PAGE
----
“We will also integrate the madrassa system in predominantly Muslim areas into the formal education.”
This will be the first time Early Childhood Development Education will be officially put under the management of the Government.
Consensus on the Education Bill was reached at a two-day meeting organised by the two education ministries and chaired by Parliamentary Education Committee chairman and Mosop MP David Koech.
Other draft laws the MPs agreed to pass are the Kenya National Examination Council Bill, the Kenya Institute of Curriculum Development Bill, the Technical and Vocational Education and Training Bill, the Kenya Qualifications Framework, Science Technology and Innovations Bill, and various sector Sessional Papers.
Prof Godia says that with the incorporation of pre-primary and Islamic religious education schools into the formal system, all nursery attending children will benefit from subsidies.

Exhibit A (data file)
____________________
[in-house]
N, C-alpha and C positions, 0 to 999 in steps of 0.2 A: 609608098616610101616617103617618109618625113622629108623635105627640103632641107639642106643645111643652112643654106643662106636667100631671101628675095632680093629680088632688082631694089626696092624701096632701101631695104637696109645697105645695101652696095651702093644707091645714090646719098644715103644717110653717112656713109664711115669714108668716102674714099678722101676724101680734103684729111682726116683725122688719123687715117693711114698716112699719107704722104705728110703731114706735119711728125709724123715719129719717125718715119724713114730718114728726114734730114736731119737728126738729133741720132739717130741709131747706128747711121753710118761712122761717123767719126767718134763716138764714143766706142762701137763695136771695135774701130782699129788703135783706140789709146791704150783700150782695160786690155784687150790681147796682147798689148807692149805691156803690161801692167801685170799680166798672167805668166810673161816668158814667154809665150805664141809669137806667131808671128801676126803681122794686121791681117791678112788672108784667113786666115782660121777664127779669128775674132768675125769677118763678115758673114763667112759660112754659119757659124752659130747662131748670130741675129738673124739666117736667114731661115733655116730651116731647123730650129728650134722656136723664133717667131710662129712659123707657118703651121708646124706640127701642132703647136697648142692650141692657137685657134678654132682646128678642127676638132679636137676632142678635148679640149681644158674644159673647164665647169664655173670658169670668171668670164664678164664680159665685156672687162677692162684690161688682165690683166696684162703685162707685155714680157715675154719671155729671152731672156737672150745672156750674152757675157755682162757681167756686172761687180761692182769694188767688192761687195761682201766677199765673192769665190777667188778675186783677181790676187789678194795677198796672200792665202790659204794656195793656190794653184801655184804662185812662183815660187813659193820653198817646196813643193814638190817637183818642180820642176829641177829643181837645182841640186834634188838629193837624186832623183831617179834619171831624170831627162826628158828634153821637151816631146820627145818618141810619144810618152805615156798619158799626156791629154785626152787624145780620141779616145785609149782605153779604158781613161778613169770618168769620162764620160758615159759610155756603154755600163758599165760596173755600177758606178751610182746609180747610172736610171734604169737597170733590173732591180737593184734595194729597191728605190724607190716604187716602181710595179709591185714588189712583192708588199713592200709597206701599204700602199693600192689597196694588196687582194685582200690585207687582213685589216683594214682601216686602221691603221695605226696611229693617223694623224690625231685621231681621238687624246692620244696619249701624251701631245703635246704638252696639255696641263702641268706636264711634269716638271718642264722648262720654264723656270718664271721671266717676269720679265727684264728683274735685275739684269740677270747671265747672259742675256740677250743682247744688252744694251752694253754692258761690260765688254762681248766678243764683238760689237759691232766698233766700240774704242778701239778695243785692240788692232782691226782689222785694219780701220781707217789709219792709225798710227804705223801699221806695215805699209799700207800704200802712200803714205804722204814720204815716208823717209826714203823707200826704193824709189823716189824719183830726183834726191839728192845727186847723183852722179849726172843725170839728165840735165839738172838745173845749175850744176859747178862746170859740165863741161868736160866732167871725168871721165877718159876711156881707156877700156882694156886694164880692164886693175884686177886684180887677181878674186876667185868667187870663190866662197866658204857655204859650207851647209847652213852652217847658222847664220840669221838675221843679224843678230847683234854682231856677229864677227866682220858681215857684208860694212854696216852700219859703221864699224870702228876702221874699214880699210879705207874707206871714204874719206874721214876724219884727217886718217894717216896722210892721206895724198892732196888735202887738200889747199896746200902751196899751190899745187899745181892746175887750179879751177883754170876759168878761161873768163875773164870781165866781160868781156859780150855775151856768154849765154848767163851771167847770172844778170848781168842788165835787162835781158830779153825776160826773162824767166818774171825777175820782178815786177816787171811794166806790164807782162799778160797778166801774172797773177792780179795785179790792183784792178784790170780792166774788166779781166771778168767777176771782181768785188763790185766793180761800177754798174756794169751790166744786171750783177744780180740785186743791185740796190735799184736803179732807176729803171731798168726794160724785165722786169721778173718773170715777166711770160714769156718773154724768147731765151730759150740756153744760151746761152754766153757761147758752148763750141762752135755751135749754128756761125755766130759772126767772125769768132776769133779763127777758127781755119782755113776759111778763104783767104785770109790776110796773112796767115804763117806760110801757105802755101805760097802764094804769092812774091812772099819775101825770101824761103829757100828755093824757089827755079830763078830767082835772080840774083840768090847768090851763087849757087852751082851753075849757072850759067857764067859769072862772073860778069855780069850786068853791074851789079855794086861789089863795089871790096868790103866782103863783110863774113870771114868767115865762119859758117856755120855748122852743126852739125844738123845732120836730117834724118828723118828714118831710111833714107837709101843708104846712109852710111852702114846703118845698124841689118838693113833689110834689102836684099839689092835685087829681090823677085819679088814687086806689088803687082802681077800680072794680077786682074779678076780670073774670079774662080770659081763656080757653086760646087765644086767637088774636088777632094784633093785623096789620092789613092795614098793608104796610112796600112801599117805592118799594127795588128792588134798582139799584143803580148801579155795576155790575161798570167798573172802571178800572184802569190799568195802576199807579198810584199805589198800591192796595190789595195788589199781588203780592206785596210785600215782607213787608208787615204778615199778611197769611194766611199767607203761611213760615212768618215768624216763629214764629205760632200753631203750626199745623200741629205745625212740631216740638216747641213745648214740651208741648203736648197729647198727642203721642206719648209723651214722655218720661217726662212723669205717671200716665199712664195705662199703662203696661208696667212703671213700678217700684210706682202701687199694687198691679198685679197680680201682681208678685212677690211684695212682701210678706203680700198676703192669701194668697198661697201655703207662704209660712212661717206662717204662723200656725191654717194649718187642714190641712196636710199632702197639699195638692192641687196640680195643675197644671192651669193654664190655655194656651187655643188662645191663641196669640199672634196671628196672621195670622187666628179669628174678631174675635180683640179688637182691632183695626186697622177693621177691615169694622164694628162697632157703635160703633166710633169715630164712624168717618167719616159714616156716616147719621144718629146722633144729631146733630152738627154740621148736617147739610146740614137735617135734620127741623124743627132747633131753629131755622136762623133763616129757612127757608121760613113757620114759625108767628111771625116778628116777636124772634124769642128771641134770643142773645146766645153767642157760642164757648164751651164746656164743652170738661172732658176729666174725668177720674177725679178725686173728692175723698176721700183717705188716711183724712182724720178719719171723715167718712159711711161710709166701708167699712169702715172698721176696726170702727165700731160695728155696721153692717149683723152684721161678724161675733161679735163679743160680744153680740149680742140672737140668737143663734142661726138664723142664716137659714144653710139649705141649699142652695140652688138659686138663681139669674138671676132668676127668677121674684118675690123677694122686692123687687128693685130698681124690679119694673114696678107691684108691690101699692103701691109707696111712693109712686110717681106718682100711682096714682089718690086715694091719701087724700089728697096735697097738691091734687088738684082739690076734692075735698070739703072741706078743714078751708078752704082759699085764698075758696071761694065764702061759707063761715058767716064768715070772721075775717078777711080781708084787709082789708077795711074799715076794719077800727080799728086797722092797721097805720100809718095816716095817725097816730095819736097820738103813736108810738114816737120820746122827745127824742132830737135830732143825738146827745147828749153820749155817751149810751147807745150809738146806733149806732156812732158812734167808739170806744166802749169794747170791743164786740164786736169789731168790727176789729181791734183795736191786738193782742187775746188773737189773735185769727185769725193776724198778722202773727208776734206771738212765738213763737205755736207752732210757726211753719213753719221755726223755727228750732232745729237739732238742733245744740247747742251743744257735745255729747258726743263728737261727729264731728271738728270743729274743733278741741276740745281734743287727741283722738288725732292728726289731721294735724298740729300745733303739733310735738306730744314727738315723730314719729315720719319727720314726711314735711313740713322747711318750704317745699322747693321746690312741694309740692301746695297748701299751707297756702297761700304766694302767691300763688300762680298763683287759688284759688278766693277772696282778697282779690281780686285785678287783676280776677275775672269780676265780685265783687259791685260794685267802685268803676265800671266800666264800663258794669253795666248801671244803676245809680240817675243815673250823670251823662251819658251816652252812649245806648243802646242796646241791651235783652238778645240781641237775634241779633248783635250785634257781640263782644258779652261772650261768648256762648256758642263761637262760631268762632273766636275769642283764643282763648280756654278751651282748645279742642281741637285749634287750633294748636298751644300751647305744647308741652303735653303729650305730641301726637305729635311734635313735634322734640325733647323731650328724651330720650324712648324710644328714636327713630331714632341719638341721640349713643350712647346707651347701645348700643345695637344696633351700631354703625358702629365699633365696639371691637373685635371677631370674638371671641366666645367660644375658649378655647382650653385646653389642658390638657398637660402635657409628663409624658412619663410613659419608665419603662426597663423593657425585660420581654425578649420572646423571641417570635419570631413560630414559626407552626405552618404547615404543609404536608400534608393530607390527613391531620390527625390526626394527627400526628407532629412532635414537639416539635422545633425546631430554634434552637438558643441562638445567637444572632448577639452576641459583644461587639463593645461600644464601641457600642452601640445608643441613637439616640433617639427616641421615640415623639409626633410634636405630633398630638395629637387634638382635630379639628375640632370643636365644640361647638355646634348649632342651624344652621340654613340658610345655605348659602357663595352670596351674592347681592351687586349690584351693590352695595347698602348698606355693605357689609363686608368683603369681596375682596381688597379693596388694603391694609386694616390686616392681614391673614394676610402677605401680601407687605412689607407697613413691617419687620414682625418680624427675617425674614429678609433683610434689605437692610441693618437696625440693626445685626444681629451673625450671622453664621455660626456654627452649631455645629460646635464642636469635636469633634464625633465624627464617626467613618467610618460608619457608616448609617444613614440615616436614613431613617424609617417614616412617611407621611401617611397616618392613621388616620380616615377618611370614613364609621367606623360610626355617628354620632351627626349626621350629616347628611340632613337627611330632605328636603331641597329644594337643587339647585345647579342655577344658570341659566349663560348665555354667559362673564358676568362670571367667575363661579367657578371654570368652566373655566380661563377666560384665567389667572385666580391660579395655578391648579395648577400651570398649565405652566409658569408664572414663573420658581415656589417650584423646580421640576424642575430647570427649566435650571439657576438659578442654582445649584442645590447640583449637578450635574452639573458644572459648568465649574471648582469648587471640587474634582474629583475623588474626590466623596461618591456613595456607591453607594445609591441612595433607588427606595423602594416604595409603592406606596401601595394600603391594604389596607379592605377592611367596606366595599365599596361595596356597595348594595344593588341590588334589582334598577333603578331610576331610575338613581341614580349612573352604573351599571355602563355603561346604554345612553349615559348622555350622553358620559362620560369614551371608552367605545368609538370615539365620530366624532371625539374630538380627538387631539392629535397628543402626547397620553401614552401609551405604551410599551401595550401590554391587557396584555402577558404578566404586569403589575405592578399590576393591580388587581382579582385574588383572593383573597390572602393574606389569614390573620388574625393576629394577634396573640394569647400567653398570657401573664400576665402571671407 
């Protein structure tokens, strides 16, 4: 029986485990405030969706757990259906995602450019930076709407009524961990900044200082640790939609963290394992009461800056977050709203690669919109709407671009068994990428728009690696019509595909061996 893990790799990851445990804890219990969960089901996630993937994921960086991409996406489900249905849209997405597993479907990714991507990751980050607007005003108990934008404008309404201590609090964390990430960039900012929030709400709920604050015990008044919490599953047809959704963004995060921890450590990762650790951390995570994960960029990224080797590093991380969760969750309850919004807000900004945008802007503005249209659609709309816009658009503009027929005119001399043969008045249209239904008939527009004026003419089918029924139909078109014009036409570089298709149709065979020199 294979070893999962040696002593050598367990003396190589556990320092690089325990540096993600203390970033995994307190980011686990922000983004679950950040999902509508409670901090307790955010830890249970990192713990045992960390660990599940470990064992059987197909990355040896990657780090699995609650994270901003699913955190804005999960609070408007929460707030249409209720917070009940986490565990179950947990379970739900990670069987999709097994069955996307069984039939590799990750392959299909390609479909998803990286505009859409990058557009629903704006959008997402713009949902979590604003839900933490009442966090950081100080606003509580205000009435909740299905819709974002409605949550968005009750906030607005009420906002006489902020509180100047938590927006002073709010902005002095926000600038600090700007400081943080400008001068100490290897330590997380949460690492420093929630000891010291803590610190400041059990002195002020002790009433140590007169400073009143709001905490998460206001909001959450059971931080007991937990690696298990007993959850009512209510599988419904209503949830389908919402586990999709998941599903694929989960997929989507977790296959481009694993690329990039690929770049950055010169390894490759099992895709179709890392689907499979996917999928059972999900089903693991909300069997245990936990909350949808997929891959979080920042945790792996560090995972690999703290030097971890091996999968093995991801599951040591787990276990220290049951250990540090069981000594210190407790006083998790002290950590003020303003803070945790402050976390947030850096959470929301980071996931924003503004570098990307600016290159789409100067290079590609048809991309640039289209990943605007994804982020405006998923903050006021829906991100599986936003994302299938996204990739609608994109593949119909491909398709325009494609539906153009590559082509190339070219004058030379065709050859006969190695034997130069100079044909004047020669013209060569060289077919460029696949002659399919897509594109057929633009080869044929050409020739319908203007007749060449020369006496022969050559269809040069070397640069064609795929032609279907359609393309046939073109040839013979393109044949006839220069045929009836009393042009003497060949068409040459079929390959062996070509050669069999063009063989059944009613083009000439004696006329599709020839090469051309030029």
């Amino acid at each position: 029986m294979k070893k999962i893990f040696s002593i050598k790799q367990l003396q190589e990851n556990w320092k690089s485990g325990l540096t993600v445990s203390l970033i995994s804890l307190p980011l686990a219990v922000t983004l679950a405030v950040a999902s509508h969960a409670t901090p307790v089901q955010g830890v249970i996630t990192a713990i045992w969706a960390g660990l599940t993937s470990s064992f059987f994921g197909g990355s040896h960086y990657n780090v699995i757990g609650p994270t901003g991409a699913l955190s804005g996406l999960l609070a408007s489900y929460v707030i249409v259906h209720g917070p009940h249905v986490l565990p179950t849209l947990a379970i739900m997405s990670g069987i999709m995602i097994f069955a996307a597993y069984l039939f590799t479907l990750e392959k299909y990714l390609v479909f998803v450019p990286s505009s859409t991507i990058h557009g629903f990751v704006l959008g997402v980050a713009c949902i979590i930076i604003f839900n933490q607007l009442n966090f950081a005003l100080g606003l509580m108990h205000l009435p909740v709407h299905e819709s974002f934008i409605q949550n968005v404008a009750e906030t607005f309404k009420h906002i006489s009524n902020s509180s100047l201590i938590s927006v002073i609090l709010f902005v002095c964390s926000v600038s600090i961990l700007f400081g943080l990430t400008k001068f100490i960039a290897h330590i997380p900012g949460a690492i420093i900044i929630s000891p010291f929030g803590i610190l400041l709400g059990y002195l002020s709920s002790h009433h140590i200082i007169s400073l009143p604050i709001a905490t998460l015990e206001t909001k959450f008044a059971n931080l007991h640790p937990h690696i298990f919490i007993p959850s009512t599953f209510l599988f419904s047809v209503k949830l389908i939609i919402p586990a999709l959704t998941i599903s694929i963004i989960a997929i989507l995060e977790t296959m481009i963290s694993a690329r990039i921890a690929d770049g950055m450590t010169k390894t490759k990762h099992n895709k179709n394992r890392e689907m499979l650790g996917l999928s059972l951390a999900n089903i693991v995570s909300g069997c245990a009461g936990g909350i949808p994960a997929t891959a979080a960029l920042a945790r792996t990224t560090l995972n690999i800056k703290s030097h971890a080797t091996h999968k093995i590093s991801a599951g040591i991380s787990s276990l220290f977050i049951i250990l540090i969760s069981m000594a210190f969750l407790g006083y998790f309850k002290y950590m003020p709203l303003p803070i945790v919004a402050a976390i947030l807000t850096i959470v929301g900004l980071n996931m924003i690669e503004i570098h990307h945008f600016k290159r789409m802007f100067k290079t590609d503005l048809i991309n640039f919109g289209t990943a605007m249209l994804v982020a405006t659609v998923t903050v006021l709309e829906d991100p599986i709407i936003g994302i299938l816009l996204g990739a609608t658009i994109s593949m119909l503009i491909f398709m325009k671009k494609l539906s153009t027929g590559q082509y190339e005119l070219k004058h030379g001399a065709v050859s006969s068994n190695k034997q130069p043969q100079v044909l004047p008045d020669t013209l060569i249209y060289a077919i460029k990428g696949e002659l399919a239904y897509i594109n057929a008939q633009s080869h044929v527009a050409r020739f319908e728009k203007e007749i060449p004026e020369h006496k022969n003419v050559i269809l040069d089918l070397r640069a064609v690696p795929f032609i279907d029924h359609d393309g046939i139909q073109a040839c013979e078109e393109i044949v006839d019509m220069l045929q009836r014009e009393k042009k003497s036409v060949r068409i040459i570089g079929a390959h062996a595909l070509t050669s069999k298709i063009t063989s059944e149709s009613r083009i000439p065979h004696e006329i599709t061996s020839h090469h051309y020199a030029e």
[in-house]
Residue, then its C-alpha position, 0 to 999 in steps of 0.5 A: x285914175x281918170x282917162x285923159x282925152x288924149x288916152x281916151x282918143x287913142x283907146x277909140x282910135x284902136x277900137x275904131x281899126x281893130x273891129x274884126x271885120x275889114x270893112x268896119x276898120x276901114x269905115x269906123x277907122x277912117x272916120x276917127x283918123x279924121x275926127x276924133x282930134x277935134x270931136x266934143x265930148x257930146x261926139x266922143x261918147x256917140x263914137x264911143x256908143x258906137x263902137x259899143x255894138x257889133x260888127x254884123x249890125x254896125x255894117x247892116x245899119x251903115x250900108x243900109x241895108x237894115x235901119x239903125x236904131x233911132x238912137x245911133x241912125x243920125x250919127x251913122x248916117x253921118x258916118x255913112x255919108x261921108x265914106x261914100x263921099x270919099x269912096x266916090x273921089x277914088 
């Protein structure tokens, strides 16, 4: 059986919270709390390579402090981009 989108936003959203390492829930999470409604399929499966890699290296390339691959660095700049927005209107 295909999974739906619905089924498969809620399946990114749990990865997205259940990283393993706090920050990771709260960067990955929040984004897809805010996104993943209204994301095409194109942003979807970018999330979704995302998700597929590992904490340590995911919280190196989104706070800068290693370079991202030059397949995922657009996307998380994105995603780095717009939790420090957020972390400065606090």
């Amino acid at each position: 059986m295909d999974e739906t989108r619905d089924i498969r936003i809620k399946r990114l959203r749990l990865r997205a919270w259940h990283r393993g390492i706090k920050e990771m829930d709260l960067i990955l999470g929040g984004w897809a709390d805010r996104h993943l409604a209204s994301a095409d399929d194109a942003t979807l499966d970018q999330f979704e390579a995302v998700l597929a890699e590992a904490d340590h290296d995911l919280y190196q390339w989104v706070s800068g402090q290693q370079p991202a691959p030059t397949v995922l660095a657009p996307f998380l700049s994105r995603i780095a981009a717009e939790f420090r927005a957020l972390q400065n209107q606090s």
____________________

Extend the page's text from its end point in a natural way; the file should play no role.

“It will be the Government’s duty to pay fees for these children,” he said. “And for any Government to fail in this, it will have to prove to a court of law or a tribunal that it is unable to cater for the children.” Godia said all children would also be entitled to food and nutrition as part of strategies to enhancing access, equity, quality and relevance.
Students will have a right to be informed of their educational progress regularly. This means that learners will have legal backing against any teacher if they are not adequately briefed on his education progress.
Learners will be given appropriate incentives to complete basic education. None of them will be forced to repeat any class or expelled from school. The changes address a spate of suicides in recent years linked to exam results and requests to students to repeat classes.
“No pupil shall be subjected to torture and cruel, inhuman or degrading treatment or punishment, in any manner, whether physical or psychological,” reads the Bill.
“A person who contravenes these provisions commits an offence and shall be liable to disciplinary action under the Act, or any other written law.”
Employing a child of compulsory school-going age will also be a criminal offence and any contravention to the provision will attract a fine not exceeding Sh5 million or to imprisonment for a period not exceeding five years or both.